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The larger part of the present volume is about Slavic historical linguistics while the second part is about more general issues and methodological aspects. The initial chapters contain a revision of the author’s Slavic Accentuation and a discussion of the Slovene evidence for the Late Proto-Slavic accentual system and of the Kiev Leaflets. These are complemented by an extensive review of Garde’s theory and an introductory article about the work of earlier authors for those who are unfamiliar with the subject. Then follows a discussion of changes in the vowel system, Bulgarian developments, final syllables in Slavic, early changes in the consonant system, and of Halle and Kiparsky’s review of Garde’s book. This results in a relative chronology of 70 stages from Proto-Indo-European to Slavic. The following chapters deal with the progressive palatalization, the accentuation of West and South Slavic languages, various aspects of the Old Slovene manuscripts, the chronology of nominal paradigms, and other issues under discussion in recent publications. The second part of the present volume contains a number of case studies exemplifying specific theoretical problems, most of them of a semantic nature. The synchronic studies deal with Russian and Japanese syntax and semantics, the diachronic studies with tonogenesis in different languages and with semantic reconstruction in Altaic and Chinese.
The red thread which runs through this book is a quest for relative chronology of linguistic developments. The probability of a reconstruction can be judged against the background of the transitions which it implies for the linguistic system as a whole. The reconstructions are always bottom-up, never top-down. It follows that the chapters on Germanic can be read without reference to the Indo-European background and that the Indo-Uralic part of the book can be left out of consideration if one does not want to look beyond Proto-Indo-European.
The initial chapters of the book offer an introduction to the background and methodology of the reconstructions with a discussion of the spread of the Indo-Europeans, the role of general linguistics in linguistic reconstruction, the nature of mixed languages, the origin of the Goths, the relations between Indo-European, Uralic and Caucasian languages, and the structure and development of Proto-Indo-European. The following chapters deal with the phonology and morphosyntax of Indo-European, Greek, Indo-Iranian and Tocharian. These are followed by a discussion of Germanic phonology, verb classes, verbal and nominal inflexion, and specific issues in English, German and Scandinavian languages. After a short treatment of Albanian, Armenian, Balto-Slavic and Italo-Celtic topics, the volume is concluded with a discussion of Anatolian and Indo-Uralic phonology and morphosyntax. The book is of interest to students of Germanic, Indo-European and historical linguistics.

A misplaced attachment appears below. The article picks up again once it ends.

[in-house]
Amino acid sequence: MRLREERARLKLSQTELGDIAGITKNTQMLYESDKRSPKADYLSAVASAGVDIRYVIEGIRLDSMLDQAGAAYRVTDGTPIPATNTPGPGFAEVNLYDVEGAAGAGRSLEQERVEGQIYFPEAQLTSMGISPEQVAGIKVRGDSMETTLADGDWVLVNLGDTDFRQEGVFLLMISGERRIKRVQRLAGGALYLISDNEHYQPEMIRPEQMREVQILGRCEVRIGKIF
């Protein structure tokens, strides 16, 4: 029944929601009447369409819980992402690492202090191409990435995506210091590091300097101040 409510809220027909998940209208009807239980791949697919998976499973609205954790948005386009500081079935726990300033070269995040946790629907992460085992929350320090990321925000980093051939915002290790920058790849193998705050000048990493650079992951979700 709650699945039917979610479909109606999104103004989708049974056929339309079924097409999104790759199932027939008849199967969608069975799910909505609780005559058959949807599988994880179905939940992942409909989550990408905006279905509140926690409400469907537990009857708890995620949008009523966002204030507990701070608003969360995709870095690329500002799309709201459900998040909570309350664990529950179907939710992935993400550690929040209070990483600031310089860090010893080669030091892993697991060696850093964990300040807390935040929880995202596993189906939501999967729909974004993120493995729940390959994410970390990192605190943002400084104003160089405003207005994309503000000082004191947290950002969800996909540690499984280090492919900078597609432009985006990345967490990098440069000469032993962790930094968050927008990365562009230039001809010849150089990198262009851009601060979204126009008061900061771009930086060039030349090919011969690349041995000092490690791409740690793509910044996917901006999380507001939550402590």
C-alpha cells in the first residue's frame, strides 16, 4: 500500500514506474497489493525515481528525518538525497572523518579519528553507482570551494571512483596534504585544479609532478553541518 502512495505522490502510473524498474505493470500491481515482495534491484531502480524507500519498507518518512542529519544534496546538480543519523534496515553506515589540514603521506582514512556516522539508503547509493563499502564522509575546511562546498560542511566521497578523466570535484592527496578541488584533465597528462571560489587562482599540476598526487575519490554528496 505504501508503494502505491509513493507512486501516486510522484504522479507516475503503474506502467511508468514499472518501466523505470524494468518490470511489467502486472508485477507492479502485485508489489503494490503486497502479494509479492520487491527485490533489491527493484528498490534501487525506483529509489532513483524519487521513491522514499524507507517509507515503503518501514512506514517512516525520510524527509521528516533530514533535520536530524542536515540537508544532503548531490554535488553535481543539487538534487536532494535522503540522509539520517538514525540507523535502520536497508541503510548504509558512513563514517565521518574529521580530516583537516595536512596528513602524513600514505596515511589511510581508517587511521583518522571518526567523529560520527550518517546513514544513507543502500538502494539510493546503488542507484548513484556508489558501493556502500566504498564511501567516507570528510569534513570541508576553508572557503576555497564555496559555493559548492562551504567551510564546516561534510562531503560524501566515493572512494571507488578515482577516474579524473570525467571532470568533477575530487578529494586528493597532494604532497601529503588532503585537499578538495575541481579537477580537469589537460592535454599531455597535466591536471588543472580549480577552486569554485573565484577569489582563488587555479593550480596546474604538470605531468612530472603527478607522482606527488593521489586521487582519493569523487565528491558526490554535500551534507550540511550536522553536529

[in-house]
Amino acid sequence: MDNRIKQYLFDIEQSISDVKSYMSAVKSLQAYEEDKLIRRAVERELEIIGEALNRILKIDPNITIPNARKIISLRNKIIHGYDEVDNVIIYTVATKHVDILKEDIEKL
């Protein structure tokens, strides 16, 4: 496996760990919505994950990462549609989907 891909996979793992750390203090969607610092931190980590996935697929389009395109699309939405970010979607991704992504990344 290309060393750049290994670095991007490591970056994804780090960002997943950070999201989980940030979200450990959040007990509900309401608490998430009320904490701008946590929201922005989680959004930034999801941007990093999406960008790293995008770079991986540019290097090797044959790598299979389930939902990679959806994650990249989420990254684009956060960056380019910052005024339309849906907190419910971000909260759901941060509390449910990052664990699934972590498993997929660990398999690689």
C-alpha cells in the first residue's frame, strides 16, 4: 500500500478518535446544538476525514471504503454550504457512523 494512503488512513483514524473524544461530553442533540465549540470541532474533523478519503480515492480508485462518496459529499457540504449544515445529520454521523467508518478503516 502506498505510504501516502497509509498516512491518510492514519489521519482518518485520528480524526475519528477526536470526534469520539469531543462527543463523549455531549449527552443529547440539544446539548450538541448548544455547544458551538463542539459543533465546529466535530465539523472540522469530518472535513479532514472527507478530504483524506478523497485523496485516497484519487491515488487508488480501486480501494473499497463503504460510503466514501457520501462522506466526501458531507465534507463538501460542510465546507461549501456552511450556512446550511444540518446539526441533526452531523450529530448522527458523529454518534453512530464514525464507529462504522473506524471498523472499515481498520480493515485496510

This volume offers a discussion of the phonological and morphological development of Old Irish and its Indo-European origins. The emphasis is on the relative chronology of sound changes and on the development of the verbal system. Special attention is devoted to the origin of absolute and relative verb forms, to the rise of the mutations, to the role of thematic and athematic inflexion types in the formation of present classes, preterits, subjunctives and futures, and to the development of deponents and passive forms. Other topics include infixed and suffixed pronouns, palatalization of consonants and labialization of vowels, and the role of Continental Celtic in the reconstruction of Proto-Celtic. The final chapter provides a detailed analysis of the Latin and other Italic data which are essential to a reconstruction of Proto-Italo-Celtic. The appendix contains a full reconstruction of the Old Irish verbal paradigms, which renders the subject more easily accessible to a wider audience. The book is of interest to Celticists, Latinists, Indo-Europeanists and other historical linguists.
This volume offers a discussion of the phonological, accentological and morphological development of the Baltic languages and their Indo-European origins. The first half of this book is about Baltic historical phonology and morphology and the second half is about Prussian. The emphasis is on the relative chronology of sound changes and on the development of the flexional and derivational categories of nouns, pronouns and verbs. It is argued that the Balto-Slavic acute tone was a glottal stop which developed from the Indo-European laryngeals and from Winter’s law and that the original circumflex continues other vocalic sequences. Special points of attention are the endings, ē and ī/jā stems, and thematic and athematic present endings. The second half of the book contains a comparative analysis of the three Prussian catechisms, resulting in the conclusion that they represent three consecutive stages of a real linguistic system. It includes a discussion of the Prussian accent shift, initial vowels, diphthongs, infinitives, verb classes, participles and traces of ablauting paradigms. The final part of the book offers a full linguistic interpretation of the three Prussian catechisms on the basis of the preceding chapters, followed by a list of references and a word index. The book is of interest to Balticists, Slavicists, Indo-Europeanists, and other historical linguists.
In: Amsterdamer Beiträge zur älteren Germanistik
In: Amsterdamer Beiträge zur älteren Germanistik
In: Amsterdamer Beiträge zur älteren Germanistik
In: Indo-Iranian Journal